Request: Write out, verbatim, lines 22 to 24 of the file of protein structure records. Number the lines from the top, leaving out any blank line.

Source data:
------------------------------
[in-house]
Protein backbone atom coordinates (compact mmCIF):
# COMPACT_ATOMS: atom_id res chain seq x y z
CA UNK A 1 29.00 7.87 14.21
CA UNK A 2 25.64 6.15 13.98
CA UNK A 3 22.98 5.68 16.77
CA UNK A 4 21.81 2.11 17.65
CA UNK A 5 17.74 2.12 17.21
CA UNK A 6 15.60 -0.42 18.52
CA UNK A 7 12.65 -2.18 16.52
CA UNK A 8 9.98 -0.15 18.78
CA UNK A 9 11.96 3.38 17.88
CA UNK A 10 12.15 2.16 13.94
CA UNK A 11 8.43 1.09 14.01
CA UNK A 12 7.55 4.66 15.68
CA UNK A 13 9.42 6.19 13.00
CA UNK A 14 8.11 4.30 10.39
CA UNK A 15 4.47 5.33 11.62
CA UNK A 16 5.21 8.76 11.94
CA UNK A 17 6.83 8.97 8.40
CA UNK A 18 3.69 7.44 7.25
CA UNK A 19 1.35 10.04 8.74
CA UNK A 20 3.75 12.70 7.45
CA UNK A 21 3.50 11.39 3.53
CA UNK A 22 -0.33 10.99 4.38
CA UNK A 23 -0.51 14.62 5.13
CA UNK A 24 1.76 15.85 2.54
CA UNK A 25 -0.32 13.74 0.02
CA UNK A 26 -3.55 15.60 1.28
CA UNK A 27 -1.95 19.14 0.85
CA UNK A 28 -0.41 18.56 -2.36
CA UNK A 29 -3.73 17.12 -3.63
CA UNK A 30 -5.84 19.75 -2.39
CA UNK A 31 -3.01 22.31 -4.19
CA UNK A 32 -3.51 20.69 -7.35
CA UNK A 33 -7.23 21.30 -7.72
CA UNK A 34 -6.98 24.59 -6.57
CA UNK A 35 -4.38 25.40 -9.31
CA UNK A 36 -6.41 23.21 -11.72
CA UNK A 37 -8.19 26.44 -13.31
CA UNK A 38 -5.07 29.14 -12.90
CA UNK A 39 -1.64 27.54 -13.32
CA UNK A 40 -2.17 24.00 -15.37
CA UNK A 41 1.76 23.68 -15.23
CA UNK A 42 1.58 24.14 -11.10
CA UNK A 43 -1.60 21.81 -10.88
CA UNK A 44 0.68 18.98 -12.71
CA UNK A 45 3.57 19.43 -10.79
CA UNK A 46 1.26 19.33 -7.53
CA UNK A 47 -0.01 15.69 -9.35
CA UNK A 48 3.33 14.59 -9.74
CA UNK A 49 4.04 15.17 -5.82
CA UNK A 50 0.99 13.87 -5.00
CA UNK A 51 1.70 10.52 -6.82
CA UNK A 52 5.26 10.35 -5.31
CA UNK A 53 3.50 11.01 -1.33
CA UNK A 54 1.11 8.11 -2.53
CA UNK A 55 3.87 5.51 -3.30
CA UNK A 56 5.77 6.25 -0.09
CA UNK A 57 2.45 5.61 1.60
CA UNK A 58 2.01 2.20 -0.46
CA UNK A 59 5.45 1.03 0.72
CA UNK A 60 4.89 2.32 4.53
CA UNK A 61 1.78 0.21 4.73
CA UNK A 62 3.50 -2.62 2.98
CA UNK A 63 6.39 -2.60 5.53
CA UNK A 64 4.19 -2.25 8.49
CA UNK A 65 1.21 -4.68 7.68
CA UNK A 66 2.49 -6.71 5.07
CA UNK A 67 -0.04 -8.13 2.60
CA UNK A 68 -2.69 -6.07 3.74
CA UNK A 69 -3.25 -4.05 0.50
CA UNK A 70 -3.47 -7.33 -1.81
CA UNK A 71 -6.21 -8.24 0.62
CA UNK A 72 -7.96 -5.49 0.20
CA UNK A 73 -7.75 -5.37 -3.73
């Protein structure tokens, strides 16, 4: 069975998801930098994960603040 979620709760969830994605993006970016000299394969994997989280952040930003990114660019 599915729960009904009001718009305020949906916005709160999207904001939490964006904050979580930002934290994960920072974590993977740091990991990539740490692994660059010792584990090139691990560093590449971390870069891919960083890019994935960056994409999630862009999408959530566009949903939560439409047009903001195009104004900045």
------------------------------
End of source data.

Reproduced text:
CA UNK A 19 1.35 10.04 8.74
CA UNK A 20 3.75 12.70 7.45
CA UNK A 21 3.50 11.39 3.53